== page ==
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  • issue with Corel Draw created PDF

    A friend of mine* recently created a flyer in Corel Draw and sent a PDF off to the printers, with fonts embedded. The PDF was A4 and was reduced to A5. The results are somewhat less than satisfactory and she's asked me what went wrong. From what I can tell, it's simply that the fonts weren't embedded properly and a substitution has occurred. Do others concur?

    NB: No proof was supplied to the printer. The designer is not a professional. There were a couple of empty text boxes left on the artboard which show up in Acrobat. Would that have any bearing on the problem? Would reducing the file from A4 to A5 give any problems with fonts?

    Thanks.

    *(no, it wasn't me, it really was a friend!)
    Attached Files
    Want to know what a true friend is? One who walks in when the world walks out.

  • #2
    Ah, the noble flag of Substitutionia, waving the official font of Courier.

    Corel has extensive access to PDF creation options and switches. More so than AI or ID, actually. Too bad they don't all work. But yeah, this is definitely a case of font embedding -- or non-embedding. One of the output options is convert all text to curves. For a job this size, that would have been the safest route.

    By the way, how did the actual colour work? Usually if someone doesn't understand the PDF options, the colour options are incorrectly set too.

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    • #3
      The font defaulted to courier.

      Could be down to the printers RIP, or fonts not being embedded correctly. They may be embedded for screen but not for output.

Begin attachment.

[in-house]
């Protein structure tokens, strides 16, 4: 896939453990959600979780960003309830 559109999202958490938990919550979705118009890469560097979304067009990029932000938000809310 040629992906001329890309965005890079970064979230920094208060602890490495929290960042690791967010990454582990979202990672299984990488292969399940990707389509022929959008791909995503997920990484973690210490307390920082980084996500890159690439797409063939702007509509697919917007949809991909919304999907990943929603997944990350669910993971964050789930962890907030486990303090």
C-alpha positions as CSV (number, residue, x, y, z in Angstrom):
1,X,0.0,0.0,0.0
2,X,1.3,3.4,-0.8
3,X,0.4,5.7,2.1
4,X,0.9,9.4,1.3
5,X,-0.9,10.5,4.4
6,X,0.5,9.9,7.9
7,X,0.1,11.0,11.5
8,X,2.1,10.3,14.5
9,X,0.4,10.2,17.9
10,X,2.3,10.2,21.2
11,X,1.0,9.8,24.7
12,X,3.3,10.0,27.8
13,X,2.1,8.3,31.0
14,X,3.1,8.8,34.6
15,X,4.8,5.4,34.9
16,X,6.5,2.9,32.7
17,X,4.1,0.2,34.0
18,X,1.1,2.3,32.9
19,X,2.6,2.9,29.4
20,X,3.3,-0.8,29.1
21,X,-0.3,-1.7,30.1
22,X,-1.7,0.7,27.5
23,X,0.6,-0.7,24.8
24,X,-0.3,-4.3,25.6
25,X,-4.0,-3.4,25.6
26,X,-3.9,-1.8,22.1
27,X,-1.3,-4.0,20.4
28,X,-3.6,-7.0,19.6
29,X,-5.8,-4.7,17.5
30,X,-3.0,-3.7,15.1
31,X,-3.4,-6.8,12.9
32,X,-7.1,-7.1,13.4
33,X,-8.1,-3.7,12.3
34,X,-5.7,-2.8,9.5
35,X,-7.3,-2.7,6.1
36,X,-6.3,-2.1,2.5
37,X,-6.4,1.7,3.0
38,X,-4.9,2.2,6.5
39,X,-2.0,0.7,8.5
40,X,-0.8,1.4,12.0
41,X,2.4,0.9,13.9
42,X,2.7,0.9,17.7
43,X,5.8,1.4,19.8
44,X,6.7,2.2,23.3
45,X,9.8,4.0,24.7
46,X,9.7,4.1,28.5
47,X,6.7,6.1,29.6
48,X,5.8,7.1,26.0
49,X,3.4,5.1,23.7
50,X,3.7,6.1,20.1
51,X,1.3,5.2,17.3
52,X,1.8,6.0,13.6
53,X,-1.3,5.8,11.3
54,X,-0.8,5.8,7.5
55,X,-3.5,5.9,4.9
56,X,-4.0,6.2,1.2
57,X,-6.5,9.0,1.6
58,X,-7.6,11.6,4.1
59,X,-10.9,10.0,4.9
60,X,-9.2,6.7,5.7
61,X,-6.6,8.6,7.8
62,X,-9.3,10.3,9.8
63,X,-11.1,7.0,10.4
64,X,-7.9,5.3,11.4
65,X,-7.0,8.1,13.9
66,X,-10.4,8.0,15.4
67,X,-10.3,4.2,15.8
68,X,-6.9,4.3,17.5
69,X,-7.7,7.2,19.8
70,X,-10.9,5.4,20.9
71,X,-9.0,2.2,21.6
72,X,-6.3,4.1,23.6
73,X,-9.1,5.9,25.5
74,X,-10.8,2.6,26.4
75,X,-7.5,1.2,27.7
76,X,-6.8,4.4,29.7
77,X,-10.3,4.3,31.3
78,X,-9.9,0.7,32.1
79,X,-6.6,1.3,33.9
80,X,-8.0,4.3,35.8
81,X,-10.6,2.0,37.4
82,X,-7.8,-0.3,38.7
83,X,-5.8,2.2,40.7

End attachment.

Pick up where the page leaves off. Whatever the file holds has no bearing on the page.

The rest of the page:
Printer should have copped that anyway.

      "May your hats fly as high as your dreams"Michael Scott

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      • #4
        Thanks guys. I have no idea of the scope of my friend's knowledge of Corel Draw - I suspect it's not very broad. It would appear that the colour isn't too bad, but I haven't seen the finished result - only the images I posted above.

        You'd like to think the printer would spot something like that - but with no proof supplied, I doubt they'll take any responsibility. (My experience of printers is that they tend to be Teflon-coated when it comes to blame!)

        I guess I'll tell her that it's most likely to be a problem her end - not embedding the fonts properly. If she turns out to be something of an expert, and insists she did everything correctly, then I'll tell her - as Hank says - that it could be the RIP and let her fight it out with the printer.
        Want to know what a true friend is? One who walks in when the world walks out.

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        • #5
          You can't trust font embedding without a proof to back it up. Doesn't matter what program you use. She can outline her fonts or send a flattened pdf proof for reference. That said, any competent printer should have caught this.

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          • #6
            Originally posted by doctorfoz View Post
            You'd like to think the printer would spot something like that - but with no proof supplied, I doubt they'll take any responsibility. (My experience of printers is that they tend to be Teflon-coated when it comes to blame!)
            I've noticed this happening more and more, that no hard copy, or "flat" version (I tend to send a JPEG well marked as "PROOF" with my PDFs) is supplied to the printer so pre-press can compare things like typeface changes.

            I don't blame the printer for balking at a do-over.
            This post is brought to you by the letter E and the number 9. Those are the buttons I push to get a Twix out of the candy machine.
            "I put my heart and my soul into my work, and have lost my mind in the process."

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